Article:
In business, outsourcing is an agreement in which one company contracts its own internal activity to a different company. It involves the contracting out of a business process and operational, and/or non-core functions to another party.
Outsourcing is the business practice of hiring a party outside a company to perform services and create goods that traditionally were performed in-house by the company's own employees and staff. Usually done as a cost-cutting measure, it can affect jobs ranging from customer support to manufacturing to the back office.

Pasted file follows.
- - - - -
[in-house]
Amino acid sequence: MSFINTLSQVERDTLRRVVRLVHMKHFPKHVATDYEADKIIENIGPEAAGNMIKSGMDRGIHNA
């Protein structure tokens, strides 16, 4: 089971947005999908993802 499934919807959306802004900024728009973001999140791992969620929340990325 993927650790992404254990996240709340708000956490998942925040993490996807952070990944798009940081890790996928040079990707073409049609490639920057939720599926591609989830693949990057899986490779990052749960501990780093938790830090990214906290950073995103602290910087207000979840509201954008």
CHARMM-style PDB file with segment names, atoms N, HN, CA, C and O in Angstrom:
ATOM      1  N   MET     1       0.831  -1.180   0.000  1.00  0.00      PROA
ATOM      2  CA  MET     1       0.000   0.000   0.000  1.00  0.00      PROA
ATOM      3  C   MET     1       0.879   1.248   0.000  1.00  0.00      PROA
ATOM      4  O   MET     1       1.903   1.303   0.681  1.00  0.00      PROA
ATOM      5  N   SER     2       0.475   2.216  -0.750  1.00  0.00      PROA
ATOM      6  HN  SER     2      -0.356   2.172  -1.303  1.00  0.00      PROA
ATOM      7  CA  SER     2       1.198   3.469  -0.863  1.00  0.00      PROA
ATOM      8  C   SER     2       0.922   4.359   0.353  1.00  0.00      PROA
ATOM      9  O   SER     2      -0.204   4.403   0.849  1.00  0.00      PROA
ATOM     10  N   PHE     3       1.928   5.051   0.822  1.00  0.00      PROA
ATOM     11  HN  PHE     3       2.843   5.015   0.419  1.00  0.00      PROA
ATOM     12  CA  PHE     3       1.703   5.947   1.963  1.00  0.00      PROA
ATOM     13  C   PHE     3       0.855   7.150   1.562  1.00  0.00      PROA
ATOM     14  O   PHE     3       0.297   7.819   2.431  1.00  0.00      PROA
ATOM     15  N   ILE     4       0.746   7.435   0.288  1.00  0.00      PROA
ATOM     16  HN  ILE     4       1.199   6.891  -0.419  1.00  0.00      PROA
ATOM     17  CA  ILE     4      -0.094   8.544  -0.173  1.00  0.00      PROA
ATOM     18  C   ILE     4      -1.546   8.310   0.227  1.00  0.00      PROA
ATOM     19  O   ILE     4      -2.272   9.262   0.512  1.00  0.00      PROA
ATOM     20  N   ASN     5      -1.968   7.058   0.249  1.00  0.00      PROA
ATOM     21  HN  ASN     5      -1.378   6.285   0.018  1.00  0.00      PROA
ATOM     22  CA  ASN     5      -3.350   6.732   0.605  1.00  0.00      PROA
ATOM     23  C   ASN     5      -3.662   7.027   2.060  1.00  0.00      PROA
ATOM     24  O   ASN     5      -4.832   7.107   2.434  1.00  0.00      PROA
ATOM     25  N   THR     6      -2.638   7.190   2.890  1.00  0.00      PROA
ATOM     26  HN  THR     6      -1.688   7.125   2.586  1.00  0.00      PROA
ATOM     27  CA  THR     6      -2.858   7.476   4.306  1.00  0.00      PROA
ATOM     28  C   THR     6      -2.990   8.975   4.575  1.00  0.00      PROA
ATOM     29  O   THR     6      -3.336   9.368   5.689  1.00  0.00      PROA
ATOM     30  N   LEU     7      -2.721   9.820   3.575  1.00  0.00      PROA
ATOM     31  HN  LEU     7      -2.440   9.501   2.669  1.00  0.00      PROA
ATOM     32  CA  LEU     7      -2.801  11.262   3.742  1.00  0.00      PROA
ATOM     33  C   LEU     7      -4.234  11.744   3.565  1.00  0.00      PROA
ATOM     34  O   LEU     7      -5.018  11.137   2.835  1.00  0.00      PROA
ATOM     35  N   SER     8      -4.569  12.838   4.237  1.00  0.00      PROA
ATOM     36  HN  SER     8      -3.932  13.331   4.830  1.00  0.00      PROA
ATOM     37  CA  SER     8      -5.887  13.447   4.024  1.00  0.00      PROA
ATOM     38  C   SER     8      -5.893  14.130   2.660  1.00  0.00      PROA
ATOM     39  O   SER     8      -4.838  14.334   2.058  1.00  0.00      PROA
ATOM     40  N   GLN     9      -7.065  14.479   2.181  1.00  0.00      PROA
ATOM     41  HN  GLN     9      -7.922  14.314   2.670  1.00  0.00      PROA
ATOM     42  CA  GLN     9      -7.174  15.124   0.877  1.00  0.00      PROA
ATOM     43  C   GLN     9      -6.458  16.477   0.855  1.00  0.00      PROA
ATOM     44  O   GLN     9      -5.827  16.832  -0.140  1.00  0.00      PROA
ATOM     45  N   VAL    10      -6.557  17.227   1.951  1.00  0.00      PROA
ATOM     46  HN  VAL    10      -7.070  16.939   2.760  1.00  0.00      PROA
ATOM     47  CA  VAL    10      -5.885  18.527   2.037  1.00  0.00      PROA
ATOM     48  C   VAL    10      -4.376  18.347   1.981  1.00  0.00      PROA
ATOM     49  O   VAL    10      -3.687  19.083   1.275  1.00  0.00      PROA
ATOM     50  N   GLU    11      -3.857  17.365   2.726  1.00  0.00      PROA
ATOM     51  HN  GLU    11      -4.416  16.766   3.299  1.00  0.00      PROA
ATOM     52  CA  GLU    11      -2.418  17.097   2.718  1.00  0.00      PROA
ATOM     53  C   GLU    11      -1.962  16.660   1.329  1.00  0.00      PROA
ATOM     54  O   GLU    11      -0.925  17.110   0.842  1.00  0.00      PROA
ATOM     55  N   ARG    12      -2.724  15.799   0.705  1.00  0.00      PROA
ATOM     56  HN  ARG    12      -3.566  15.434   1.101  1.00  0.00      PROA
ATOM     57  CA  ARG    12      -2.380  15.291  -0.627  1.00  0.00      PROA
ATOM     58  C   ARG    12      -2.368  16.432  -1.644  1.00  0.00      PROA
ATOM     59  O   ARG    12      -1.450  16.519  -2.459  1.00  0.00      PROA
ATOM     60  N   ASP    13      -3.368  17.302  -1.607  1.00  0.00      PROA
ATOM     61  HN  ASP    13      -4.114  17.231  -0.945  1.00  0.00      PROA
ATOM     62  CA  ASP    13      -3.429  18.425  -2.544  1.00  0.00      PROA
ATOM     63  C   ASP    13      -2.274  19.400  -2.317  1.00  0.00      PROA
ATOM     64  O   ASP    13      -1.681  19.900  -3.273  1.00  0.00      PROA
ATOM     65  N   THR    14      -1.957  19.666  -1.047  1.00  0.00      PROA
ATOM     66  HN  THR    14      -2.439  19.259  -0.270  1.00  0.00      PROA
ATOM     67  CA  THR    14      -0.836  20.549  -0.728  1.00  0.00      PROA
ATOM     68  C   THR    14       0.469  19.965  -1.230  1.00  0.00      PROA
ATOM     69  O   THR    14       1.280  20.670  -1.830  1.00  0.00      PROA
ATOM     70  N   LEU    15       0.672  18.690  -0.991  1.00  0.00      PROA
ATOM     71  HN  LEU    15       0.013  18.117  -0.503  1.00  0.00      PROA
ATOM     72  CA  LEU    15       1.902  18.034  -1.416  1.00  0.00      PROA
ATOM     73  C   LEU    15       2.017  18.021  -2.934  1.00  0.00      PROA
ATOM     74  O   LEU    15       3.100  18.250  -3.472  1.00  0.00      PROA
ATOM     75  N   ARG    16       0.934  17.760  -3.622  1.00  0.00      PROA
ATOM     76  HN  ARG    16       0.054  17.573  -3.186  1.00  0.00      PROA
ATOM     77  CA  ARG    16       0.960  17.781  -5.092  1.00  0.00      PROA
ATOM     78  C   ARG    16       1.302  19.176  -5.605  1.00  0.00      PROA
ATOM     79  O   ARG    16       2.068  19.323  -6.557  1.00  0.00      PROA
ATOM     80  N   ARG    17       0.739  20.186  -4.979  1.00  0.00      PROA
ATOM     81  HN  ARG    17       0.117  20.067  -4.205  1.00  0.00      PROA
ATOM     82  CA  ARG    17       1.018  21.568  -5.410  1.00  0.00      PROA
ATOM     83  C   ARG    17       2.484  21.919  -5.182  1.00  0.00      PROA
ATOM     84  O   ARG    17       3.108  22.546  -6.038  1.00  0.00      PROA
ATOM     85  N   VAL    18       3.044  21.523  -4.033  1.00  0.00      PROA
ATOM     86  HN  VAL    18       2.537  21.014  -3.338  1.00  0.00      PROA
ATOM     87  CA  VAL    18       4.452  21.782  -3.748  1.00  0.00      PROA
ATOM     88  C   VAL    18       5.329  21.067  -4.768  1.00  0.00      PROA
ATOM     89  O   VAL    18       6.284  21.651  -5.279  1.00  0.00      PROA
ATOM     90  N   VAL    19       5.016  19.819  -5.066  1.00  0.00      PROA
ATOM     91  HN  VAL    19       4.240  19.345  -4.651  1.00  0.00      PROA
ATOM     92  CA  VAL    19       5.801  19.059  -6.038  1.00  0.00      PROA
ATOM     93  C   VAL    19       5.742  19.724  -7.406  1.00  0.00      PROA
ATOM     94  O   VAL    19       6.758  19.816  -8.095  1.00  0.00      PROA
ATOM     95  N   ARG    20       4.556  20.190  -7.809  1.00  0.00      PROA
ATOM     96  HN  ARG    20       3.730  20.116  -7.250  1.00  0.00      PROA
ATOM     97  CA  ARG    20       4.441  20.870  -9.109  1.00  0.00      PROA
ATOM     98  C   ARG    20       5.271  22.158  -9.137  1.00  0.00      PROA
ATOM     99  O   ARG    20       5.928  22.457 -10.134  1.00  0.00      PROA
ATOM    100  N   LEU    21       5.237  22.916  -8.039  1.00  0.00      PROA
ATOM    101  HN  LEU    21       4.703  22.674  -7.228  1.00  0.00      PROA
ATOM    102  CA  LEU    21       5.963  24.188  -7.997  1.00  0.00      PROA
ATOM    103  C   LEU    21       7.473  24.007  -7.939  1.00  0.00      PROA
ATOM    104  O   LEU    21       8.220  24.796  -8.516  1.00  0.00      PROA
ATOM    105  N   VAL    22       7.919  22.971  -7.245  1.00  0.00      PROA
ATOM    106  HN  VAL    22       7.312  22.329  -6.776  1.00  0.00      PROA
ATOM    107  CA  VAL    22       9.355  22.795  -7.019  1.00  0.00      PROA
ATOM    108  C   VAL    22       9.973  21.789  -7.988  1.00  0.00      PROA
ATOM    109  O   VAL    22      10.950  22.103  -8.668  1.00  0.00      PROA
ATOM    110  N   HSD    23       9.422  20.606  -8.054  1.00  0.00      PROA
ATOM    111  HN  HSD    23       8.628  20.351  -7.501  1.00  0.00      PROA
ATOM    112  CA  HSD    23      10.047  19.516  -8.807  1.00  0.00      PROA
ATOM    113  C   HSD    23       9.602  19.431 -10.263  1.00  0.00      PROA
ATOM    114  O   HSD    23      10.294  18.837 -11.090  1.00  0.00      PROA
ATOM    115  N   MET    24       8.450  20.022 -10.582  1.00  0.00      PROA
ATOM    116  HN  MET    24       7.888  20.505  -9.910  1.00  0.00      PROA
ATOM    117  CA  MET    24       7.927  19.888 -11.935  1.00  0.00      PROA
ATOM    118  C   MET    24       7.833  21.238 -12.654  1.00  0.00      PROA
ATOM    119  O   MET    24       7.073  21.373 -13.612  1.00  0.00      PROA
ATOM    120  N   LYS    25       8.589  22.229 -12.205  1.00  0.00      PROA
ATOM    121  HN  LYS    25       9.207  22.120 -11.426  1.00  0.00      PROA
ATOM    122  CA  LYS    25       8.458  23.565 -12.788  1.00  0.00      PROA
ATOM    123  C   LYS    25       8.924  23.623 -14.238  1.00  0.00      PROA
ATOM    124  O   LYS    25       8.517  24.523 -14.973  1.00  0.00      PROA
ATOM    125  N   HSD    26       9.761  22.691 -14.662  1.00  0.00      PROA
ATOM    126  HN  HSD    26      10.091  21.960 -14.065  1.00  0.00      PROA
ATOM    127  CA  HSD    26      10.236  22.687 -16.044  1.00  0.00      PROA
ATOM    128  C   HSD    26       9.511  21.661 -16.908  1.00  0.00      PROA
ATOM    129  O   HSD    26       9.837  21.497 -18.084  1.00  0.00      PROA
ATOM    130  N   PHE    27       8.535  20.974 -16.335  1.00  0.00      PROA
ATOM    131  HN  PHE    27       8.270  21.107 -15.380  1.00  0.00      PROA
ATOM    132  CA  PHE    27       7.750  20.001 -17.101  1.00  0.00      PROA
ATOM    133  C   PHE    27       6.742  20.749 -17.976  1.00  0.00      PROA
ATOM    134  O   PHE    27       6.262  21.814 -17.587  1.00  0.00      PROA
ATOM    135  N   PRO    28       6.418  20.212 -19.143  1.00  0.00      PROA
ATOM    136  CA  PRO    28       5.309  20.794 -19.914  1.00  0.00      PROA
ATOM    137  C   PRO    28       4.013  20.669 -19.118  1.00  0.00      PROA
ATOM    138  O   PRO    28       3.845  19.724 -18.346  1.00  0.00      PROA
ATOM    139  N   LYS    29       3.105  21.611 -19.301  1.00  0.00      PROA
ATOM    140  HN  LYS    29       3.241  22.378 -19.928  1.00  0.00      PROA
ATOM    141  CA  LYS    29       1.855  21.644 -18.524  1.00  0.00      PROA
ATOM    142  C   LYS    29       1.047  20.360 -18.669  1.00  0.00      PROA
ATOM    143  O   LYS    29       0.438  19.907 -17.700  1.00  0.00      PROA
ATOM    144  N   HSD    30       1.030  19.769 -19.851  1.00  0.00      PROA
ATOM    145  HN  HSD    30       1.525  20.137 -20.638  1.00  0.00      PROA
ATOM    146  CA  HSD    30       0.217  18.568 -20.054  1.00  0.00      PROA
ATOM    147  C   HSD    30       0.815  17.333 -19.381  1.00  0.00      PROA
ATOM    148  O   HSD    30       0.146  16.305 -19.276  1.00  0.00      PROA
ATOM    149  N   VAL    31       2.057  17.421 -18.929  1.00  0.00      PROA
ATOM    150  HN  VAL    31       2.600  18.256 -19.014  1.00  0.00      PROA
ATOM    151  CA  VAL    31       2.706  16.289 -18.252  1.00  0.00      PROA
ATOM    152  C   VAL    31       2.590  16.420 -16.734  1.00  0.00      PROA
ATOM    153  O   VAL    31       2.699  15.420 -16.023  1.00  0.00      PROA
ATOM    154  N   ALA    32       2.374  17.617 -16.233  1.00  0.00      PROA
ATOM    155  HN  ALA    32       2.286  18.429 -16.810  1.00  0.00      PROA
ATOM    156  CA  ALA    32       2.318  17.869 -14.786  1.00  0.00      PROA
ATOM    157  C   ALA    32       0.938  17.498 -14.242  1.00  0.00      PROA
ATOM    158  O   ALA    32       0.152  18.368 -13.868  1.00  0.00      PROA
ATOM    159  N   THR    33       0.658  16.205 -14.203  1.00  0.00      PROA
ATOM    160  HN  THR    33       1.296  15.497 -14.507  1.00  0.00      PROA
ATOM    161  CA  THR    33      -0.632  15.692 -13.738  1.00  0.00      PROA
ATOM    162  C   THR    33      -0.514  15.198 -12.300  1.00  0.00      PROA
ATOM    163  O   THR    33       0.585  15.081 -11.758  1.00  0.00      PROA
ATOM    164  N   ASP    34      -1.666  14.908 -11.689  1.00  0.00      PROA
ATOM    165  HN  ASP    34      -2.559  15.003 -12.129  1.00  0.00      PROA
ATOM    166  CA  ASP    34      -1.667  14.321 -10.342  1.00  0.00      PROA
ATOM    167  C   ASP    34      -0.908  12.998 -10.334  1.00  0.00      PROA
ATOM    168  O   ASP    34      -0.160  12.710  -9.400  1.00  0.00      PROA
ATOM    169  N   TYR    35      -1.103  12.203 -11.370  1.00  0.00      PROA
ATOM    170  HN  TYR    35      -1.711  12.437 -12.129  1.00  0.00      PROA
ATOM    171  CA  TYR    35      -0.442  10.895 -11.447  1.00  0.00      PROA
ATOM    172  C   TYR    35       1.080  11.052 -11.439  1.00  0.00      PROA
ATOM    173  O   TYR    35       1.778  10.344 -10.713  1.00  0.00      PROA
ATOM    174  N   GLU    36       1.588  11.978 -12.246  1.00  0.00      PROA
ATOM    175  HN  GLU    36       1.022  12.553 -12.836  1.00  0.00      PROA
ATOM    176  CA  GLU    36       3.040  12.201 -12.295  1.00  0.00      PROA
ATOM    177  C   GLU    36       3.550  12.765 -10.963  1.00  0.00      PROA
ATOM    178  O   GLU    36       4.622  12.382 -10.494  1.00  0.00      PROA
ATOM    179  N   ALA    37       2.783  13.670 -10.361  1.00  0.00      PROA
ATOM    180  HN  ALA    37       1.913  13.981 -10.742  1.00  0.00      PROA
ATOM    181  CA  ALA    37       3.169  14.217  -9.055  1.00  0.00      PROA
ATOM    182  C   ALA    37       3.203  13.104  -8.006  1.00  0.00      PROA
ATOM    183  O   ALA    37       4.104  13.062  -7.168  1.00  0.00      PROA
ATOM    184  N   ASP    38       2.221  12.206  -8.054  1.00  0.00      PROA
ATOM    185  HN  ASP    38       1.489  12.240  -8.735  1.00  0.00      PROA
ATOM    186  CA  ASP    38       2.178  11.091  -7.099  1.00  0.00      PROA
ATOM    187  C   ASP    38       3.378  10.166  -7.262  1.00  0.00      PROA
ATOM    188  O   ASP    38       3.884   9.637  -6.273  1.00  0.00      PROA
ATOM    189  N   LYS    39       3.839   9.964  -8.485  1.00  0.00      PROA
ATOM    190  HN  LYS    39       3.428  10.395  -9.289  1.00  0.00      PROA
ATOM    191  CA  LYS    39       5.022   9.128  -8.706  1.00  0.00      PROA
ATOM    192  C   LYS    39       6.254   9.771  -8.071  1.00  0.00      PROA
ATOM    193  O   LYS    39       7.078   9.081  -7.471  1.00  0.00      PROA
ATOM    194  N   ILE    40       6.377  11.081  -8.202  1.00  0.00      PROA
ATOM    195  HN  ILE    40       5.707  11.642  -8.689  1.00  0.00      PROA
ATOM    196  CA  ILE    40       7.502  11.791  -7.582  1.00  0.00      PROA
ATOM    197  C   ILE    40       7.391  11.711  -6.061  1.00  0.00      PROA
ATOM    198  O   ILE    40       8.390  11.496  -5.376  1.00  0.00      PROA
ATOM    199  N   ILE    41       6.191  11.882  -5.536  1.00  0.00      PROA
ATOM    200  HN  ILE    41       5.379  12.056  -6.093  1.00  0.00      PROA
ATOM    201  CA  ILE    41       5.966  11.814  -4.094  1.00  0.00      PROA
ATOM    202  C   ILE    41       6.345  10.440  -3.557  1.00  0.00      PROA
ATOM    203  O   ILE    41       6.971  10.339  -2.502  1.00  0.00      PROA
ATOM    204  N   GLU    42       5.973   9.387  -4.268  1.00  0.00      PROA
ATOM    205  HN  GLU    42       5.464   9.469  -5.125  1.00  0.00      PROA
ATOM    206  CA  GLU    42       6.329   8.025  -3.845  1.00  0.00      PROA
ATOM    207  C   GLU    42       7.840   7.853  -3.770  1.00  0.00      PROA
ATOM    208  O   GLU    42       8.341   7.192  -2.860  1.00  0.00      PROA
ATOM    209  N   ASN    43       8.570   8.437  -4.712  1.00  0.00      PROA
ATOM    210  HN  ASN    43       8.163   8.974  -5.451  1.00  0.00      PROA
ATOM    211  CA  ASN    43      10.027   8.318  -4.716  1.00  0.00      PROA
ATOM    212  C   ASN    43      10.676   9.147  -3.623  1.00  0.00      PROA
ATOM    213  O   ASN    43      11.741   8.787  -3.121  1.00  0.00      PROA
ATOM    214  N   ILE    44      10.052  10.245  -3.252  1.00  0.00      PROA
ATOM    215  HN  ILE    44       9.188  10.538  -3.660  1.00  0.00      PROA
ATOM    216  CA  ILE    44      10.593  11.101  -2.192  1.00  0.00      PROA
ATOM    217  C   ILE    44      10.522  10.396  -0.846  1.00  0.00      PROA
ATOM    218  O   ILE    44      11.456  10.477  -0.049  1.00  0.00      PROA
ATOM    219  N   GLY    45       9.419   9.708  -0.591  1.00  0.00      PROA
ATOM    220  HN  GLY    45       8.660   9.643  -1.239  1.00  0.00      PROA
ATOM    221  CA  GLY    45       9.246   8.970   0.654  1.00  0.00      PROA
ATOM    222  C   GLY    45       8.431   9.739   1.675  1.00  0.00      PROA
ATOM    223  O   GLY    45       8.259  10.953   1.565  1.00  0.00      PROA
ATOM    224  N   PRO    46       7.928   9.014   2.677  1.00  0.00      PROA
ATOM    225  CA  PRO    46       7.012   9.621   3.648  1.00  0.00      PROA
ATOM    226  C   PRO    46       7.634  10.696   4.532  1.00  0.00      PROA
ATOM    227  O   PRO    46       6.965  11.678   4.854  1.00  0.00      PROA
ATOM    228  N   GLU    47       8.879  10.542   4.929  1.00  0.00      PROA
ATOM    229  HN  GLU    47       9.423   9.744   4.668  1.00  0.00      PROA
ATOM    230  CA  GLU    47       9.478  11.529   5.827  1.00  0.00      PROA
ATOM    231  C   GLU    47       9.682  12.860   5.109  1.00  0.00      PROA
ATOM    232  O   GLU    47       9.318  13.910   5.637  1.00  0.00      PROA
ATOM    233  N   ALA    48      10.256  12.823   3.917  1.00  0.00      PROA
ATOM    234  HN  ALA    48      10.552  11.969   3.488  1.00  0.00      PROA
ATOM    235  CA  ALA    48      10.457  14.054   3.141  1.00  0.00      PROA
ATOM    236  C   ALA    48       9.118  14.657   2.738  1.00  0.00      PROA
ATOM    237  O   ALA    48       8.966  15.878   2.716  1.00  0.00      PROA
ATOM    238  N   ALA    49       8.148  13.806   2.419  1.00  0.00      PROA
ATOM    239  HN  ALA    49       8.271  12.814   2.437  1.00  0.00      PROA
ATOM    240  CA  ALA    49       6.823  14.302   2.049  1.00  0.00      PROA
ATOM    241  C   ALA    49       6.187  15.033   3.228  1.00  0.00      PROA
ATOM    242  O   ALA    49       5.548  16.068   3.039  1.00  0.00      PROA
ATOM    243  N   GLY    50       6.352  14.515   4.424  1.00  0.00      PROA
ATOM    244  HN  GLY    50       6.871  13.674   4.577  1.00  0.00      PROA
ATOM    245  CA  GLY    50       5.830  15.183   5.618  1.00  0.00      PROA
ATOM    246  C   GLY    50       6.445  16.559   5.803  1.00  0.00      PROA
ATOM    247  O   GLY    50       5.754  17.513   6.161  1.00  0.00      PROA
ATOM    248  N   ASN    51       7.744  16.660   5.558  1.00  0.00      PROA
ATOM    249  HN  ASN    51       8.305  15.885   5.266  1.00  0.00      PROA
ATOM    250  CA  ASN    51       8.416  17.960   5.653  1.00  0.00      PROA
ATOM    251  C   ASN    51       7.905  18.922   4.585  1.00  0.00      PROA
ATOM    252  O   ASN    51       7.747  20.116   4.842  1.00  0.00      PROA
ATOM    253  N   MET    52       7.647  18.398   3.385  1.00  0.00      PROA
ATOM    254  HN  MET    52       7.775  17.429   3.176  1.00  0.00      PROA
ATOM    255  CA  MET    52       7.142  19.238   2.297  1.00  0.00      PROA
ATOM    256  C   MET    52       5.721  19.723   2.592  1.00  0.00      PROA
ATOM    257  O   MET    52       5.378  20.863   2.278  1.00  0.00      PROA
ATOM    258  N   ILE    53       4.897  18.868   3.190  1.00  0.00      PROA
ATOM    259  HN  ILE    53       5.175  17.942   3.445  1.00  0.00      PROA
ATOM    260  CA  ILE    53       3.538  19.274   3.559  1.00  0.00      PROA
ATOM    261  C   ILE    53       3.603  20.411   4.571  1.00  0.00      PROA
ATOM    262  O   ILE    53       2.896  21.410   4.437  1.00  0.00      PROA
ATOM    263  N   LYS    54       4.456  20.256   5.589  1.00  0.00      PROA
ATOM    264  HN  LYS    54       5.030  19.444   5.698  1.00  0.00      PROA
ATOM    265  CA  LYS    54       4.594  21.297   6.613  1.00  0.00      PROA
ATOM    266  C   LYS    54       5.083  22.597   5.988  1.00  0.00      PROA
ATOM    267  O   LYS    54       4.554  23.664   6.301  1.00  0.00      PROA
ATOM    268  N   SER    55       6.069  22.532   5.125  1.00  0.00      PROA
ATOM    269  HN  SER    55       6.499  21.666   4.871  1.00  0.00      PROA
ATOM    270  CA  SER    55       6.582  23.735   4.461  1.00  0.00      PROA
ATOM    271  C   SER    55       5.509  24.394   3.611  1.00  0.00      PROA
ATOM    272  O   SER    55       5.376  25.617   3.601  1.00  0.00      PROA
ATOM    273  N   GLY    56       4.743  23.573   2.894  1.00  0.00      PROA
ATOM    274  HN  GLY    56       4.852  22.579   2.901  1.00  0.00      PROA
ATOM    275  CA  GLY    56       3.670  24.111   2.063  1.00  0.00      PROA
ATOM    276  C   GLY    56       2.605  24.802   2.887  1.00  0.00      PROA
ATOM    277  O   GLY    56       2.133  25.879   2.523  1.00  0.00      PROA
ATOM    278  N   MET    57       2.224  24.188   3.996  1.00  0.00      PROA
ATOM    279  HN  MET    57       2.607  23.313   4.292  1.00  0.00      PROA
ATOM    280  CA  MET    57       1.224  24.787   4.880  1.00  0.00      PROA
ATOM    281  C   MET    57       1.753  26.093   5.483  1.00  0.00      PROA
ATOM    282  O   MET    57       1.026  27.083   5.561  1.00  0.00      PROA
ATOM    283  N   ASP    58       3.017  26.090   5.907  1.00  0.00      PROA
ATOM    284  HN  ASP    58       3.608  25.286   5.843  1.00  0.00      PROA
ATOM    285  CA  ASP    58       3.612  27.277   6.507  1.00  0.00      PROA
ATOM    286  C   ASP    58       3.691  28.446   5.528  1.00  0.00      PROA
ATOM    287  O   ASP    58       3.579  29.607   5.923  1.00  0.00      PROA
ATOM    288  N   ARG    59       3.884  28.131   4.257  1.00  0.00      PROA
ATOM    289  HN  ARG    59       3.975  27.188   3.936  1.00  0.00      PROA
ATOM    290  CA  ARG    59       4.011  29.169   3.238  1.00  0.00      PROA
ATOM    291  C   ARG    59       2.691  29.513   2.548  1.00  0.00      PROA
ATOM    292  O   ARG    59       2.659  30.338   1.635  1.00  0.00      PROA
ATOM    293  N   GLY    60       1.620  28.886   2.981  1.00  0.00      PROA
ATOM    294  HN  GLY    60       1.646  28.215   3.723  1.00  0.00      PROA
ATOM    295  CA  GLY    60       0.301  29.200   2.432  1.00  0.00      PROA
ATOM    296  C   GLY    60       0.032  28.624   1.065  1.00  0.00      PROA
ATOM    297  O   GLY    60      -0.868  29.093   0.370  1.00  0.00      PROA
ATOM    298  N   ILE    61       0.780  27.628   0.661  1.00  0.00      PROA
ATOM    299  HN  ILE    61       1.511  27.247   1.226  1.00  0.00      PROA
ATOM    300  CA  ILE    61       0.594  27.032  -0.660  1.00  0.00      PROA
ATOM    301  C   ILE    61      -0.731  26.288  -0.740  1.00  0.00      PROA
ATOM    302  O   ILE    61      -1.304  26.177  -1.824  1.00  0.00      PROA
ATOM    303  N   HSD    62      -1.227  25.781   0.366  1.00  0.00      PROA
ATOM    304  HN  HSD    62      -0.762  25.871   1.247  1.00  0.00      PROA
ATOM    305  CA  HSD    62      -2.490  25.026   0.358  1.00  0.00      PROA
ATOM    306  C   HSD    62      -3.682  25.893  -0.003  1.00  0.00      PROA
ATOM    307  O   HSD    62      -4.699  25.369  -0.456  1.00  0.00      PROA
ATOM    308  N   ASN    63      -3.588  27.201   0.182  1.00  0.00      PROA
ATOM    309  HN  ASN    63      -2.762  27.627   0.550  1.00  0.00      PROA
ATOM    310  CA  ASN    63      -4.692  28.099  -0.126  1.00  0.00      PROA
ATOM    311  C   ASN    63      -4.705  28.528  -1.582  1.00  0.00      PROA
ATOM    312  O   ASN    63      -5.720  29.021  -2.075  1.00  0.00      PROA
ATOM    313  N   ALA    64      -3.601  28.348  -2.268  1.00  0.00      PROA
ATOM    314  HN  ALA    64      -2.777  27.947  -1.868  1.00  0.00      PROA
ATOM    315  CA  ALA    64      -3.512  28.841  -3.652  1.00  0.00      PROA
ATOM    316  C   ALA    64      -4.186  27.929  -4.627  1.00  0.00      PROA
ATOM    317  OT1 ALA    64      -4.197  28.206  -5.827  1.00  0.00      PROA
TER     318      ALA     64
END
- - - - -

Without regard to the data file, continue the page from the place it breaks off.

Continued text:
Outsourcing was first recognized as a business strategy in 1989 and became an integral part of business economics throughout the 1990s. The practice of outsourcing is subject to considerable controversy in many countries. Those opposed argue it has caused the loss of domestic jobs, particularly in the manufacturing sector. Supporters say it creates an incentive for businesses and companies to allocate resources where they are most effective, and that outsourcing helps maintain the nature of free market economies on a global scale.